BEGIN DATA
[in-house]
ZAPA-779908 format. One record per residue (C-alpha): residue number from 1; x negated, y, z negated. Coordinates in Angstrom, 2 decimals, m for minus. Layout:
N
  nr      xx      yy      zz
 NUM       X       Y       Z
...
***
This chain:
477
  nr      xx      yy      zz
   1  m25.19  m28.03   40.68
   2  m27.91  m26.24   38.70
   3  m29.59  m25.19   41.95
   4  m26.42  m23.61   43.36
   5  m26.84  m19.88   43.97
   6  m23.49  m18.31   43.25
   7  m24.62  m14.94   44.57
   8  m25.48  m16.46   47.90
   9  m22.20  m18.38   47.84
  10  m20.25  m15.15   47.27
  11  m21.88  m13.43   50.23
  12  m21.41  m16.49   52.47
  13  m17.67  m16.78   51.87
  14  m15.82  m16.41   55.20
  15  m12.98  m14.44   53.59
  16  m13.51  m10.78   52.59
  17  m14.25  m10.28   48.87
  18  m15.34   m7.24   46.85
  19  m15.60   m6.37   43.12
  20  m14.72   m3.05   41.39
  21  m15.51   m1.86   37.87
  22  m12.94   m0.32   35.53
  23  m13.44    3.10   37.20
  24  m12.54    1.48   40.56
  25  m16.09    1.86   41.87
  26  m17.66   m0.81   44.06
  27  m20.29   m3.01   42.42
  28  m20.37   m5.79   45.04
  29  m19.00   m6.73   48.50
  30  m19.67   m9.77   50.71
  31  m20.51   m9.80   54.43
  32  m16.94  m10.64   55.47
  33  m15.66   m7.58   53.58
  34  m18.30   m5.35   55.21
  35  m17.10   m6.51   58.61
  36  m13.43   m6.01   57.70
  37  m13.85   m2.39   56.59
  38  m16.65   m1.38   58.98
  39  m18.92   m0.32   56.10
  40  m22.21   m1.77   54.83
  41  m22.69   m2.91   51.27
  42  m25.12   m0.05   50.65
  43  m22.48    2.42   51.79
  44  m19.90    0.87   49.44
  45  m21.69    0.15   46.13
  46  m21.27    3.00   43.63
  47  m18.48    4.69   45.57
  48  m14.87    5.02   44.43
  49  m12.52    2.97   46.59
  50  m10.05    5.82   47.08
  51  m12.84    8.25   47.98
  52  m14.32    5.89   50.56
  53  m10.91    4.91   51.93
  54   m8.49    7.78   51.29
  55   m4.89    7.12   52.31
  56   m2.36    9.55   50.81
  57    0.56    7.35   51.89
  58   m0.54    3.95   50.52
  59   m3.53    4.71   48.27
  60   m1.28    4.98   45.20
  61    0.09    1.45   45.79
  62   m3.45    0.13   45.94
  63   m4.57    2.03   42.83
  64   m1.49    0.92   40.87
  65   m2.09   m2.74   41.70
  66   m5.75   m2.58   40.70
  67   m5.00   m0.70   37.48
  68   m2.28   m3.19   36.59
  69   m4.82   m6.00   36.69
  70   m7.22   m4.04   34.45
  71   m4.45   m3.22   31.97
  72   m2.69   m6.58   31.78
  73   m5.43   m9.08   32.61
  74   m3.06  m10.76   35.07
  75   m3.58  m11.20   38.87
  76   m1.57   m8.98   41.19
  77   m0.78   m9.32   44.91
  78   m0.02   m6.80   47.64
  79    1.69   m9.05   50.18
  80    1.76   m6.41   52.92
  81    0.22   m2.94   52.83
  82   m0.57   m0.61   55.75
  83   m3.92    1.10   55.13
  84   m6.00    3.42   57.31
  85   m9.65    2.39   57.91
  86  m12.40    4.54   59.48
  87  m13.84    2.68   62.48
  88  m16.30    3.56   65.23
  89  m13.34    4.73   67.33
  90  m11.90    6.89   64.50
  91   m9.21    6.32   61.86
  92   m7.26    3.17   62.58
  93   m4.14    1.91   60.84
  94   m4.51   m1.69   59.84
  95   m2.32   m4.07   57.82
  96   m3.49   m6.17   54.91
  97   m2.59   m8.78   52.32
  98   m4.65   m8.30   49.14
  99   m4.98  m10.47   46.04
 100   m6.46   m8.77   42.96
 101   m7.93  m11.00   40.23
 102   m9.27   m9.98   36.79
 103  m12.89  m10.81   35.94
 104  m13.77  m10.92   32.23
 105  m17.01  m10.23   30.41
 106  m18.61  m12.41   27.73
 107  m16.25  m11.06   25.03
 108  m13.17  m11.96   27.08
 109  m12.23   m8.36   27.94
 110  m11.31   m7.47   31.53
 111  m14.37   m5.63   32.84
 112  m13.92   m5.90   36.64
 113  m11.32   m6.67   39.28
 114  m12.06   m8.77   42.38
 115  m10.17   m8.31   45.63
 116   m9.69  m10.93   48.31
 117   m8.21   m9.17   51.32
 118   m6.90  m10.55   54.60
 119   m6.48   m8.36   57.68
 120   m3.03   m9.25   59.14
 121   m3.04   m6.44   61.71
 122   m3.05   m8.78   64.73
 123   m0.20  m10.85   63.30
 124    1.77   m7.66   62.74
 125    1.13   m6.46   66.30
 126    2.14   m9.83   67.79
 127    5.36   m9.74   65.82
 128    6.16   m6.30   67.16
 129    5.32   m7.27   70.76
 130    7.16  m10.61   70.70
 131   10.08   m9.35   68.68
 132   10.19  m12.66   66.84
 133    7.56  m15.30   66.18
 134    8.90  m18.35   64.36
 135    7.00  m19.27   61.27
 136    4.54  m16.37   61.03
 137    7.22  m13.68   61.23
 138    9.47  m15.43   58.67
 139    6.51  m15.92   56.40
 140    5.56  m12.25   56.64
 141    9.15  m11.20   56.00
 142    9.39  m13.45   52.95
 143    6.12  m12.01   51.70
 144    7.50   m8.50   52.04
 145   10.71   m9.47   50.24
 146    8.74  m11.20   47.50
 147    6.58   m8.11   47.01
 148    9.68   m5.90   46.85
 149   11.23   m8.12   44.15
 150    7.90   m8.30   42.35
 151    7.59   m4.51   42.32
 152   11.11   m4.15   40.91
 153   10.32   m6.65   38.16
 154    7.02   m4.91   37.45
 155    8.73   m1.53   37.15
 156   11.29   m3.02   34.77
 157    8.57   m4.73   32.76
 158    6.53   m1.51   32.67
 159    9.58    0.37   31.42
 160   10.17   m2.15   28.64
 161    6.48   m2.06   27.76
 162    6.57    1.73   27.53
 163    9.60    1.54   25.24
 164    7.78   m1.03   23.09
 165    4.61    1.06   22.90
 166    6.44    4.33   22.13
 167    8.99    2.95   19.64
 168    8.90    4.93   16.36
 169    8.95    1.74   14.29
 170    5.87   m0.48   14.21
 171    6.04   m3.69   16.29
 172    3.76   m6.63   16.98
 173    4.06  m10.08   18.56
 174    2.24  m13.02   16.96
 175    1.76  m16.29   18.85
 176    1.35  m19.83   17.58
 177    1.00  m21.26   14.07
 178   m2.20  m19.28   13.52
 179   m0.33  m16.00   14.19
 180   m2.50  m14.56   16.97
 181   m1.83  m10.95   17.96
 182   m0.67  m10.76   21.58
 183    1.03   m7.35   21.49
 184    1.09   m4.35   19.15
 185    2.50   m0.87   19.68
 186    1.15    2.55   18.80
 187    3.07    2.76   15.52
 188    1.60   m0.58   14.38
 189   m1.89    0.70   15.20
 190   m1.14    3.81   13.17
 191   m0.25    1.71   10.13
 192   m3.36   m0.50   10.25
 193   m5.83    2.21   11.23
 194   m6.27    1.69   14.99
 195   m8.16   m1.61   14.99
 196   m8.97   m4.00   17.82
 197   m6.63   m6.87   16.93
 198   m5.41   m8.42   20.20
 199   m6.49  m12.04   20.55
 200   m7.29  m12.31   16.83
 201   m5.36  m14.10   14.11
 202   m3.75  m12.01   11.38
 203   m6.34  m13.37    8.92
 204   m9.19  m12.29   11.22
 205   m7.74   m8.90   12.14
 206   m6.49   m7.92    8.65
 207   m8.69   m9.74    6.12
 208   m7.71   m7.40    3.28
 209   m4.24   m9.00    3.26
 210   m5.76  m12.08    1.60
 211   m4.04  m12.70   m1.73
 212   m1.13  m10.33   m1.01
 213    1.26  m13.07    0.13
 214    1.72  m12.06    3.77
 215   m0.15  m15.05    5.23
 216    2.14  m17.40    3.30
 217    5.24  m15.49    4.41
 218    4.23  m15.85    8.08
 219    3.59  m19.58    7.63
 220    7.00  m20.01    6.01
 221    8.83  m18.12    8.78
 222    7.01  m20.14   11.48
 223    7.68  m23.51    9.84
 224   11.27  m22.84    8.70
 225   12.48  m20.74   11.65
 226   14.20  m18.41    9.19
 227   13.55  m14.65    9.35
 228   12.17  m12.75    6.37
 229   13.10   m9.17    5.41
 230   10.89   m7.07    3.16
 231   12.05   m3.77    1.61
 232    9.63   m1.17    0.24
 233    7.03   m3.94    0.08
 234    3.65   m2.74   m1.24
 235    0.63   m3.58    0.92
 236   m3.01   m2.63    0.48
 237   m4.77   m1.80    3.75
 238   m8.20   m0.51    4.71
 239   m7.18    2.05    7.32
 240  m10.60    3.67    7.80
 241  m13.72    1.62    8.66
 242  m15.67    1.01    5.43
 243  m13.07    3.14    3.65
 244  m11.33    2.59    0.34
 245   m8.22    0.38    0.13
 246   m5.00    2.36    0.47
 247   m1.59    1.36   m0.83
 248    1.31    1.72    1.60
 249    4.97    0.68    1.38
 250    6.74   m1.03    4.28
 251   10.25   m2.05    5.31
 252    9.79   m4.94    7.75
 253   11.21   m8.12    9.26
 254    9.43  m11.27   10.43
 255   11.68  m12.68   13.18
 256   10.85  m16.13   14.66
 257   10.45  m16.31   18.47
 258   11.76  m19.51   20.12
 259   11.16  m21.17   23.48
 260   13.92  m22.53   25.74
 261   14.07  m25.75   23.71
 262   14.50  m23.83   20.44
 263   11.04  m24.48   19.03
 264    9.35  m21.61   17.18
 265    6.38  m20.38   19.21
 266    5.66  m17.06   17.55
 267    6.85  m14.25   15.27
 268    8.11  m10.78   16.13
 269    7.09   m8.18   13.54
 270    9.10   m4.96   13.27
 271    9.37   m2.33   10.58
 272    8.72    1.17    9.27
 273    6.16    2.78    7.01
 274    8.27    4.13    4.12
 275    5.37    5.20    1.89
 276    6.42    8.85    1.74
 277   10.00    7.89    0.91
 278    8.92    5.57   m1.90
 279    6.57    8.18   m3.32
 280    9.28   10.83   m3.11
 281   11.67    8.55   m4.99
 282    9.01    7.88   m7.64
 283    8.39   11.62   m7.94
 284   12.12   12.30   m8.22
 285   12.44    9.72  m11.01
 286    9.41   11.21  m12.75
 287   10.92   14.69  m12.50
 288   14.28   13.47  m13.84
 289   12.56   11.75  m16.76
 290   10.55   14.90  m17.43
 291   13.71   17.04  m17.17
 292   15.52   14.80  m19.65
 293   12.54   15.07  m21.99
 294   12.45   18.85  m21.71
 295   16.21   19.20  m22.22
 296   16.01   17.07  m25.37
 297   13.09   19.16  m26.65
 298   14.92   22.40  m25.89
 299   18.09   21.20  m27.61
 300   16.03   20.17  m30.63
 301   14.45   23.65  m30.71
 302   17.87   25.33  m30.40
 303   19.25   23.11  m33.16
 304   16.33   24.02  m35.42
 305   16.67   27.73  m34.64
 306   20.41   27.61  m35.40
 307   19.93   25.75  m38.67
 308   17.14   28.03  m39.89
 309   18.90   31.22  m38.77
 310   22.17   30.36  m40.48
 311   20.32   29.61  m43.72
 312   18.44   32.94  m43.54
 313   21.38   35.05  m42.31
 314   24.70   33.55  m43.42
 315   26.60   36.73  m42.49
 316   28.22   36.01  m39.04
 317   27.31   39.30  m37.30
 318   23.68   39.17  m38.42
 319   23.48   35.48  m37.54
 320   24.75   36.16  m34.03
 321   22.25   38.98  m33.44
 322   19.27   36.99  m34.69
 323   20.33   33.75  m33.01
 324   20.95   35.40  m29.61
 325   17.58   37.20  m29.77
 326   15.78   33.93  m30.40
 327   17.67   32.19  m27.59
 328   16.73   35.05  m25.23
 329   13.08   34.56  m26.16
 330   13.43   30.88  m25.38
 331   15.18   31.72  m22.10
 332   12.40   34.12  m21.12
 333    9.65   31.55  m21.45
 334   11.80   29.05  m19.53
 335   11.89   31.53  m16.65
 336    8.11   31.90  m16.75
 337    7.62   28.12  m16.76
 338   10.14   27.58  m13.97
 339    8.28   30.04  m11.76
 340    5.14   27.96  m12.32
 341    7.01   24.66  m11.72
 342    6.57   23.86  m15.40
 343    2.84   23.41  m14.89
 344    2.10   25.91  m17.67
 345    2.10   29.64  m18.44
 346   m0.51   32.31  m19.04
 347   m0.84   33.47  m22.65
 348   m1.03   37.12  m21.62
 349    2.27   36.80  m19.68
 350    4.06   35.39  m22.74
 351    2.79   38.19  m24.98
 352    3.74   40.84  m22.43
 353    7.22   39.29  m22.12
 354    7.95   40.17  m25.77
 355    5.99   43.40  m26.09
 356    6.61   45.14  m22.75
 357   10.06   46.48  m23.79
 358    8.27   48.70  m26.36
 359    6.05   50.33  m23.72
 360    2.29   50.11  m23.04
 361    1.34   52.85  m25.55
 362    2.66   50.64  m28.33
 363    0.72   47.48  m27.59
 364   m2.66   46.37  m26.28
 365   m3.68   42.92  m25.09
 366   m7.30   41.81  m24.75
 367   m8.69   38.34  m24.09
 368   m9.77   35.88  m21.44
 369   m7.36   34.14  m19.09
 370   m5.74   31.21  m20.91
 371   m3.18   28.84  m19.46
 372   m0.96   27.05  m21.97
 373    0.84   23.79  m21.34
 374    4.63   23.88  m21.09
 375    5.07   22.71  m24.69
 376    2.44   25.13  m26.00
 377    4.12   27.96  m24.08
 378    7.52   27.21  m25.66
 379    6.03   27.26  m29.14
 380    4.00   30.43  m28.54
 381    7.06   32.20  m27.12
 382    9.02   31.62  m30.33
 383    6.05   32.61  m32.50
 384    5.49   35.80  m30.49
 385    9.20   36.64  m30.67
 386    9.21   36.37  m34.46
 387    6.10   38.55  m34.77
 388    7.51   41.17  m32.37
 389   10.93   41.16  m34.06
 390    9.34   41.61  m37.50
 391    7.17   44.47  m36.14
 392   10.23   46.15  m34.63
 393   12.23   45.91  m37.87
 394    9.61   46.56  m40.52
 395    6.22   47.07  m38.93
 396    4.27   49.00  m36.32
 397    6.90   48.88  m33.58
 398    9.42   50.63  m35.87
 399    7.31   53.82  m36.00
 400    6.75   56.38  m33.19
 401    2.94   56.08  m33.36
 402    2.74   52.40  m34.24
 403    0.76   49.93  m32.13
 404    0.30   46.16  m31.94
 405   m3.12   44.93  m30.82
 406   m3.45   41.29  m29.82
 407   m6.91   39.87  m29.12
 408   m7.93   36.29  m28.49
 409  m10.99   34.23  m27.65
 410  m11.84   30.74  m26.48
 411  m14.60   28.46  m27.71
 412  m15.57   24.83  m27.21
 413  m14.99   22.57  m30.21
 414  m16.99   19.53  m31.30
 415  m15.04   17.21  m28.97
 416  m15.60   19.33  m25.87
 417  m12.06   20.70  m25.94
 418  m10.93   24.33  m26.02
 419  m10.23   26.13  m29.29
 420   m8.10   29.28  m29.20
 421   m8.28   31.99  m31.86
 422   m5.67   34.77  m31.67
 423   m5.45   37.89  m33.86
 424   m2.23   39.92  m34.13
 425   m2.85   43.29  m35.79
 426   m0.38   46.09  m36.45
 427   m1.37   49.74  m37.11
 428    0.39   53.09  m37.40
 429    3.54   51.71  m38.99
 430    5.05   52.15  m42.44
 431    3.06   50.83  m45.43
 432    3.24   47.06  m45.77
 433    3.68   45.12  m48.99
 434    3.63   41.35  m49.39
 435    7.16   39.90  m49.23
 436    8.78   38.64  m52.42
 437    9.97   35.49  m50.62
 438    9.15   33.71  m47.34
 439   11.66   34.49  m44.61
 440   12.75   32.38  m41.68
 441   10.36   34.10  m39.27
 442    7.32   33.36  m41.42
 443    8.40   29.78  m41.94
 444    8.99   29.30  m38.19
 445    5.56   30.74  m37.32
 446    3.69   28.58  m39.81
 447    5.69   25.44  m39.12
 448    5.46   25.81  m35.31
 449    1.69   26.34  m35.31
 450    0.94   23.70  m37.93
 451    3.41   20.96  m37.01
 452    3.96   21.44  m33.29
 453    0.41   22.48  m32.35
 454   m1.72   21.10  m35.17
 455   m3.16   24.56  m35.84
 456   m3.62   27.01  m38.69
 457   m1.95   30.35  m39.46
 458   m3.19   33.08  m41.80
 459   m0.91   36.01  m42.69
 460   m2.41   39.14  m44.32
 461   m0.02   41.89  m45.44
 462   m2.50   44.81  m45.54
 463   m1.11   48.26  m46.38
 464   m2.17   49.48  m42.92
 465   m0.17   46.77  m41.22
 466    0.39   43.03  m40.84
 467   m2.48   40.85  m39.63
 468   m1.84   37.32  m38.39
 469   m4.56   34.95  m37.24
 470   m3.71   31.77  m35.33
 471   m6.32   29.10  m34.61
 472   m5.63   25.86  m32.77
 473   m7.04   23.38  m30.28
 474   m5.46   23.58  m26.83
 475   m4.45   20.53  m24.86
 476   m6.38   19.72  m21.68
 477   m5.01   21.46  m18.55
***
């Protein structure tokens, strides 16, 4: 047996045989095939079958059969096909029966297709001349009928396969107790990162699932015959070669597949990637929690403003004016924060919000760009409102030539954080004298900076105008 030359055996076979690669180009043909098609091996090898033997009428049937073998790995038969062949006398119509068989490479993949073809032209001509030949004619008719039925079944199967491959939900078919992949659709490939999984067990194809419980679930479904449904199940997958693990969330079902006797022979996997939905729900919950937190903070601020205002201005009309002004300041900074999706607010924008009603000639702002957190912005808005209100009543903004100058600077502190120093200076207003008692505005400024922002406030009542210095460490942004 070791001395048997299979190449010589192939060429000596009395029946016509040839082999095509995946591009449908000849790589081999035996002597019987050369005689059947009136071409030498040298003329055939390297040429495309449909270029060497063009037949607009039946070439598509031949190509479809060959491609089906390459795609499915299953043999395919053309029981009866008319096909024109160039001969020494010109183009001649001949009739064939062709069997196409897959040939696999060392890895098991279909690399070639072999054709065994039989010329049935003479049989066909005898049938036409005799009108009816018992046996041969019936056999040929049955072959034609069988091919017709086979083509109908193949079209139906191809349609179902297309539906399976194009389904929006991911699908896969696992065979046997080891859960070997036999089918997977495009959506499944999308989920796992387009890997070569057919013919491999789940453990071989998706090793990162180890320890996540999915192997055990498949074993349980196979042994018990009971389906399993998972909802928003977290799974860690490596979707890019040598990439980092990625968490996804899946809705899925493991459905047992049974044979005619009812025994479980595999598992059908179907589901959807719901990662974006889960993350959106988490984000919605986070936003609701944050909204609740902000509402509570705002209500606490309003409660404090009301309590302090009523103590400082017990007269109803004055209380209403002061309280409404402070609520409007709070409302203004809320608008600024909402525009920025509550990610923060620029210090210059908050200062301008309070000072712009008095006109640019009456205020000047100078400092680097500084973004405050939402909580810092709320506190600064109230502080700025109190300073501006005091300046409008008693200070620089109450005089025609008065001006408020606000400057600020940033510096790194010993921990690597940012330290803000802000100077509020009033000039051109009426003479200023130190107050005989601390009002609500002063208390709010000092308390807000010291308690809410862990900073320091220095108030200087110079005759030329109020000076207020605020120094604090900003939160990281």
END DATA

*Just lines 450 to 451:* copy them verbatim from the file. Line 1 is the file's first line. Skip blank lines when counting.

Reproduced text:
 440   12.75   32.38  m41.68
 441   10.36   34.10  m39.27